GCSE BIOLOGY REVISION: INFECTION AND RESPONSE
Please note: Text in bold is what the AQA GCSE biology specification requires an understanding of.
Students should be able to explain how vaccination will prevent illness in an individual, and how the spread of pathogens can be reduced by immunising a large proportion of the population.
Vaccination involves introducing small quantities of dead or inactive forms of a pathogen into the body to stimulate the white blood cells to produce antibodies. If the same pathogen re-enters the body the white blood cells respond quickly to produce the correct antibodies, preventing infection.
Students do not need to know details of vaccination schedules and side effects associated with specific vaccines.
A vaccine is treatment used to produce immunity against a disease. They contain dead or altered forms of microbes. These microbes would normally be pathogenic, however due to them being inactive or altered, they cannot cause disease, but they can activate immune system cells. This is because the microbe will still have its antigens, therefore, white blood cells will produce complementary antibodies. Phagocytosis occurs (where the white blood cell engulfs the pathogen), and the white blood cell then presents the pathogens antigens on its outer surface to activate more immune system cells.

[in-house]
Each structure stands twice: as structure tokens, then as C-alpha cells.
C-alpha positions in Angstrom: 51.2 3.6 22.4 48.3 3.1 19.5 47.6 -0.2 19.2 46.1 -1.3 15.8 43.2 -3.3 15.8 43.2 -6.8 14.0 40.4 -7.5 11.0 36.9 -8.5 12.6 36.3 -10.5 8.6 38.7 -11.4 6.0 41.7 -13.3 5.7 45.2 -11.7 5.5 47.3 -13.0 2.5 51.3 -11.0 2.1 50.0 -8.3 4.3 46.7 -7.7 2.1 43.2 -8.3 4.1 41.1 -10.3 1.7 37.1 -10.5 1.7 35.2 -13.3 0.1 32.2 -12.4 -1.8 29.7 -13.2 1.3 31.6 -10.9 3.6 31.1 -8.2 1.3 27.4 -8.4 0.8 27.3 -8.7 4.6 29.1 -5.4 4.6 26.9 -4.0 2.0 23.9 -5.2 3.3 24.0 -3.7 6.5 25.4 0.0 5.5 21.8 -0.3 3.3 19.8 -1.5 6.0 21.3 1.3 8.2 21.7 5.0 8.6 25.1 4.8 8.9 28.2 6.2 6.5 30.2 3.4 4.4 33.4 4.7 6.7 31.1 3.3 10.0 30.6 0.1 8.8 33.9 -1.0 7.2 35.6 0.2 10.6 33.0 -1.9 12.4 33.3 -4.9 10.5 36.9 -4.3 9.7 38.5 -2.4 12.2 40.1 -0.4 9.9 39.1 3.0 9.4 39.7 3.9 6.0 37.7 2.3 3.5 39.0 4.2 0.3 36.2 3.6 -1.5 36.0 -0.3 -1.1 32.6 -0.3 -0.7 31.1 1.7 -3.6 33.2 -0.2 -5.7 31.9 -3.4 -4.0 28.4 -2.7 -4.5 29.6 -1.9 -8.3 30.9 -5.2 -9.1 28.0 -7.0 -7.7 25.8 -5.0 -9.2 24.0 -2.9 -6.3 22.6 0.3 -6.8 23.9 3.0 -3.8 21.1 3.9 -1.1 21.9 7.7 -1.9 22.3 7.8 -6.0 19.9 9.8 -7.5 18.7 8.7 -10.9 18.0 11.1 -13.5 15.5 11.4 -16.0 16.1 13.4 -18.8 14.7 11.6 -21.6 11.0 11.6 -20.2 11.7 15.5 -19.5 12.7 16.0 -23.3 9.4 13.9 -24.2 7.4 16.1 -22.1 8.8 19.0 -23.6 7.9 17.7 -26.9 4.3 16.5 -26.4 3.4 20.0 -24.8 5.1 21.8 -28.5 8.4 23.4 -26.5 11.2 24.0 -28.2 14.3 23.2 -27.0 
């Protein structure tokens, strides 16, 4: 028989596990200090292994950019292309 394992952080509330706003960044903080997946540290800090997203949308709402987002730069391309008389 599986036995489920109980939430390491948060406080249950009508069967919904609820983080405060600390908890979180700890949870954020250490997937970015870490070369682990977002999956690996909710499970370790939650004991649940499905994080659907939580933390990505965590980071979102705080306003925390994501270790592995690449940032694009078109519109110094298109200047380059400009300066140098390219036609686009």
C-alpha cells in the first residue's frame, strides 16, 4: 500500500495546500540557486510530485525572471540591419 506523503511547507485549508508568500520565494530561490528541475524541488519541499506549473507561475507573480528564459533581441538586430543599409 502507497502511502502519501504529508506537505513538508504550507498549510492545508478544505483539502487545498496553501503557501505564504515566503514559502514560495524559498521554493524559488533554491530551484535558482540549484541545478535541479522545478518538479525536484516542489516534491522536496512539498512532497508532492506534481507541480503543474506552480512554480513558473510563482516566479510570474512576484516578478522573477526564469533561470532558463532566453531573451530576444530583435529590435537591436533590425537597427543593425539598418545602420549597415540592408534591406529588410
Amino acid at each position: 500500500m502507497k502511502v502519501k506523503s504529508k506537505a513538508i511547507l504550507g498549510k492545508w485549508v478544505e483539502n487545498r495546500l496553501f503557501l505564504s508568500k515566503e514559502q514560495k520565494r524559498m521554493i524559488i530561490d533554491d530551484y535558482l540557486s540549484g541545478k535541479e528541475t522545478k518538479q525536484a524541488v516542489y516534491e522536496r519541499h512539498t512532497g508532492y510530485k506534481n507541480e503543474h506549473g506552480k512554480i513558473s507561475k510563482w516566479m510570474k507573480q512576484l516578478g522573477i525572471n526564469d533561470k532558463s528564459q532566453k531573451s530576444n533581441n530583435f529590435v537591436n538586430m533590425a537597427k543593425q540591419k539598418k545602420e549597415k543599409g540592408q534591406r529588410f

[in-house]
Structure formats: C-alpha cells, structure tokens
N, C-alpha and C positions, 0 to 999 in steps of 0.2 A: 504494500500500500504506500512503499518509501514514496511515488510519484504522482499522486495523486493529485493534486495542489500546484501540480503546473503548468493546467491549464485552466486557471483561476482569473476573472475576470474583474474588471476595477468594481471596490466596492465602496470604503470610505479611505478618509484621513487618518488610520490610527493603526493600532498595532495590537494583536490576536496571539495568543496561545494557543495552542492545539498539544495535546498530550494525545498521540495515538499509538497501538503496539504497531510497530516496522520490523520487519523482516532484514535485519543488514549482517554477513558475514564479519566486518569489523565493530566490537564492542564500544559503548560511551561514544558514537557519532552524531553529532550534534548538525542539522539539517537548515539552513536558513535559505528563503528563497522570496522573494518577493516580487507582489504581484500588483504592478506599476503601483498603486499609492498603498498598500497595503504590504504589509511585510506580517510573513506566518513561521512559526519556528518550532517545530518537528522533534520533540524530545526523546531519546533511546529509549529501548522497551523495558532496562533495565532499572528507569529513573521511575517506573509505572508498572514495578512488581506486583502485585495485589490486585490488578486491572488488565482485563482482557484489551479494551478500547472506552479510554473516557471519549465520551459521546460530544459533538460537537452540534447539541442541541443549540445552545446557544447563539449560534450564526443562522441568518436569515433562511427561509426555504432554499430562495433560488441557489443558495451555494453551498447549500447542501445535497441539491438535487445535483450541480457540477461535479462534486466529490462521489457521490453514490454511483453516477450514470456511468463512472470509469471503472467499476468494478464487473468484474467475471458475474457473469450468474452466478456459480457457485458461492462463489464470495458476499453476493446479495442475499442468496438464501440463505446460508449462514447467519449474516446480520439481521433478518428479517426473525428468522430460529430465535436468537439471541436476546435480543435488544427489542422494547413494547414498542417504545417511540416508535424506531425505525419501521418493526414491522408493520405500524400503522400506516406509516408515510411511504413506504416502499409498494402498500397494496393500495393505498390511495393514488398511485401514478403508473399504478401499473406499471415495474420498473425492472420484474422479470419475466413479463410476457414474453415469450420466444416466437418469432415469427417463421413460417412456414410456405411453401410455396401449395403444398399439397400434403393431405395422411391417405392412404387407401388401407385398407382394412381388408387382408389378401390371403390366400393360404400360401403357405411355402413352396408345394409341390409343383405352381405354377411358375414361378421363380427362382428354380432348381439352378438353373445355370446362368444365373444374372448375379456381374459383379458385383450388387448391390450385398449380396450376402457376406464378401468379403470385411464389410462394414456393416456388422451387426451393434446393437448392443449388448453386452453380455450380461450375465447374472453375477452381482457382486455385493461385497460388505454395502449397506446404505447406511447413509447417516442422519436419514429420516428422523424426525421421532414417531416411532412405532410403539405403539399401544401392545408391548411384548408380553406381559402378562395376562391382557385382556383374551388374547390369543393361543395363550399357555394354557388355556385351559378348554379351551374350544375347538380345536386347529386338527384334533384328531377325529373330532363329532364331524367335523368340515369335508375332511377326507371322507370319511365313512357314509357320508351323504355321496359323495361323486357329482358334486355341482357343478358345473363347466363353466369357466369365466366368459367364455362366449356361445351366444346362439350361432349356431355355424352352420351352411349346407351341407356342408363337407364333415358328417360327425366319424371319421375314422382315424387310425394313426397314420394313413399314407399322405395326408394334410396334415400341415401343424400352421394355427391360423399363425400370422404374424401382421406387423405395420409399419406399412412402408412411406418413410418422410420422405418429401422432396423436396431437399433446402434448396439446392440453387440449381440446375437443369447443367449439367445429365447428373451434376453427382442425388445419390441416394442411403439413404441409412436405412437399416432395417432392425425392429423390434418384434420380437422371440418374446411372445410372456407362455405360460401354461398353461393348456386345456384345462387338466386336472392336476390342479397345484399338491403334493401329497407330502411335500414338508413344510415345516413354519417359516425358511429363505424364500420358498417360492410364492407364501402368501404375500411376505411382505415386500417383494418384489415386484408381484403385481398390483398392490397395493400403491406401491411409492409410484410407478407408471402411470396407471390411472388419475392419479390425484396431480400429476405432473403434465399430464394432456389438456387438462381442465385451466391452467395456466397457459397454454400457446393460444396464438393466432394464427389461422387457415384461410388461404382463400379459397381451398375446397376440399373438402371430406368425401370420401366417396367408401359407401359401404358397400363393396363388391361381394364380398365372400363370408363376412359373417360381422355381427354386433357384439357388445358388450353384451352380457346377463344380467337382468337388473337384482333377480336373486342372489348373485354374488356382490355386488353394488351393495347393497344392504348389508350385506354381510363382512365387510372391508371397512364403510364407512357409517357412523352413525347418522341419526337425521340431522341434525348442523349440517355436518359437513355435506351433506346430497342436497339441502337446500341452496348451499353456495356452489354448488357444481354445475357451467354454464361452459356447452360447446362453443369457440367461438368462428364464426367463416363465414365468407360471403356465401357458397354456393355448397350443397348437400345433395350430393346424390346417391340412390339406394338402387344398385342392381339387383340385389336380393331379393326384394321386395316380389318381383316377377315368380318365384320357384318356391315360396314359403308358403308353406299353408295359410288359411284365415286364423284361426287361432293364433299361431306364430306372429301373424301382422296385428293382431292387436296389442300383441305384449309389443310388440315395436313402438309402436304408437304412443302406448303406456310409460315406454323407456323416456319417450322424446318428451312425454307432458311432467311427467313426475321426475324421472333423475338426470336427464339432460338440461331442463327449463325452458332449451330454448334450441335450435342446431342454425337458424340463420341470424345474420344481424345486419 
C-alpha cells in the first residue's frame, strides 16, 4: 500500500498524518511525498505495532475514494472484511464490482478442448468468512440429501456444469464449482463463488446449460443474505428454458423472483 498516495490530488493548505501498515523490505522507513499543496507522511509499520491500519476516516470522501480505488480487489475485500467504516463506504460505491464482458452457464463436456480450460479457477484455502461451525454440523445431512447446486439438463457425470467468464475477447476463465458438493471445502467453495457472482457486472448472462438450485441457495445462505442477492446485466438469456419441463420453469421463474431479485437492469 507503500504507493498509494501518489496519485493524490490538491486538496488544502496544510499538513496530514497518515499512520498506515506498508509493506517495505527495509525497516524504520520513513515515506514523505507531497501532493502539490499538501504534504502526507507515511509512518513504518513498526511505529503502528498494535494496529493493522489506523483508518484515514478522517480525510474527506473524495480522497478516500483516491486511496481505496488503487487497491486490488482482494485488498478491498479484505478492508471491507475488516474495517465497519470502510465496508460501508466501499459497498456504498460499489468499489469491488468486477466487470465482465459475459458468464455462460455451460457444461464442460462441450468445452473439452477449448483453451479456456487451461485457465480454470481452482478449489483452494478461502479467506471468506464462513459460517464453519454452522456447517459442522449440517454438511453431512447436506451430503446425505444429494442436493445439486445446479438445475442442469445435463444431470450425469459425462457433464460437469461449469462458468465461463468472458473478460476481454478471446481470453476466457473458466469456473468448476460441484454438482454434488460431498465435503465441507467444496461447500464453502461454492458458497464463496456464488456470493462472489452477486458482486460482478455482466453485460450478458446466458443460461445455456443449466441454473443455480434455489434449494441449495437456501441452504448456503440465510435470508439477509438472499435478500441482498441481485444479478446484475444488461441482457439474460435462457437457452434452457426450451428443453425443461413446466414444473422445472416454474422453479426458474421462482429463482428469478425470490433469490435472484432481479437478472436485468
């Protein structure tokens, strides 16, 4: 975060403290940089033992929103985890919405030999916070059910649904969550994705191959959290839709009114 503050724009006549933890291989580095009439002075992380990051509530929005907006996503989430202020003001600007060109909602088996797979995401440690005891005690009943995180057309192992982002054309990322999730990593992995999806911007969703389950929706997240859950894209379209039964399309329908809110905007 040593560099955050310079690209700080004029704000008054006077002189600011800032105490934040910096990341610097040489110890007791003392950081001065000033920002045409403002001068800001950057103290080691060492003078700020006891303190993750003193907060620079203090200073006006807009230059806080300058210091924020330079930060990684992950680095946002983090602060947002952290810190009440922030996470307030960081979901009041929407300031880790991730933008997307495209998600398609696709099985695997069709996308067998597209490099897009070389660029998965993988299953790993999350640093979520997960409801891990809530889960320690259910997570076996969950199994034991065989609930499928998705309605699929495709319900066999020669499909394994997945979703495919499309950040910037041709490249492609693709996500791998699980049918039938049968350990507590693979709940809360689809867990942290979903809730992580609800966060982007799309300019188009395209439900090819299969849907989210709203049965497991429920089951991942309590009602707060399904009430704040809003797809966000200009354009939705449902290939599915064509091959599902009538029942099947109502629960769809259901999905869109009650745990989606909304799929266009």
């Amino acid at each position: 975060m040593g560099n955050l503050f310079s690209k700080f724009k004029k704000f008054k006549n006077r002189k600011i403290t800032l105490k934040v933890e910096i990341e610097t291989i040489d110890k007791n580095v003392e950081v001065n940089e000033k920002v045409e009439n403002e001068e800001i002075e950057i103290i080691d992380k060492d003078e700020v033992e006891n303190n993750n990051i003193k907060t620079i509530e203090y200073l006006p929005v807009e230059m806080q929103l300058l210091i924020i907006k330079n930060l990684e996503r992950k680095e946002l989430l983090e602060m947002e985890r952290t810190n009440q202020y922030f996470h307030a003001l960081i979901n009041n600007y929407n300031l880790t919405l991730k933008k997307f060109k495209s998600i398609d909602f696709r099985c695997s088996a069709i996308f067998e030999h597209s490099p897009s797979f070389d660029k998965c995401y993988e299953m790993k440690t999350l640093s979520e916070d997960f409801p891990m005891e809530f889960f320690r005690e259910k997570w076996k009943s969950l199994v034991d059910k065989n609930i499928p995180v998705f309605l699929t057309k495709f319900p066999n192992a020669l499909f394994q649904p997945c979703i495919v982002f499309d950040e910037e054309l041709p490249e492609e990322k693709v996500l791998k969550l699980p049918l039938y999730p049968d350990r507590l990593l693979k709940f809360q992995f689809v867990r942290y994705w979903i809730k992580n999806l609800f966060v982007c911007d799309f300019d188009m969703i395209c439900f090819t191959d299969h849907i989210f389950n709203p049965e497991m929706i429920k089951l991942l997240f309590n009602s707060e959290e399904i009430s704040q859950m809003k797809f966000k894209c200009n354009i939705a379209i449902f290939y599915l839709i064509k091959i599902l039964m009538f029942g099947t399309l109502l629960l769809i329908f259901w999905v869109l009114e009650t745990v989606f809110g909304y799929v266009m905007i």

The primary infection is what we call the first exposure to the pathogen. During primary infection, the number of antibodies will gradually increase until it reaches a peak after roughly 10 days. Secondary infection (second exposure) will lead to a quicker production of antibodies as white blood cells have memory of prior infection and can produce the correct antibodies more efficiently.
Antibiotics and painkillers
Students should be able to explain the use of antibiotics and other medicines in treating disease. Antibiotics, such as penicillin, are medicines that help to cure bacterial disease by killing infective bacteria inside the body. It is important that specific bacteria should be treated by specific antibiotics.
The use of antibiotics has greatly reduced deaths from infectious bacterial diseases. However, the emergence of strains resistant to antibiotics is of great concern.
Antibiotics cannot kill viral pathogens. Painkillers and other medicines are used to treat the symptoms of disease but do not kill pathogens. It is difficult to develop drugs that kill viruses without also damaging the body’s tissues.
Different medicines are used to treat different diseases, some are used to treat the symptoms of a disease whilst others are used to cure it by killing pathogens.
These are chemicals that relieve the symptoms. Painkillers do not cure what is causing the pain. Examples of painkillers are paracetamol and aspirin. Whilst they work to relieve the pain, your immune system cells will be working to fight the pathogen.
These are substances that slow or inhibit the growth of bacteria. They are highly specific and should not be oversubscribed as this increases the risk of antibiotic resistance. A common example is penicillin. They can only be used to treat bacterial infection, not viral infection. If you would like to know, it is discussed in a previous article.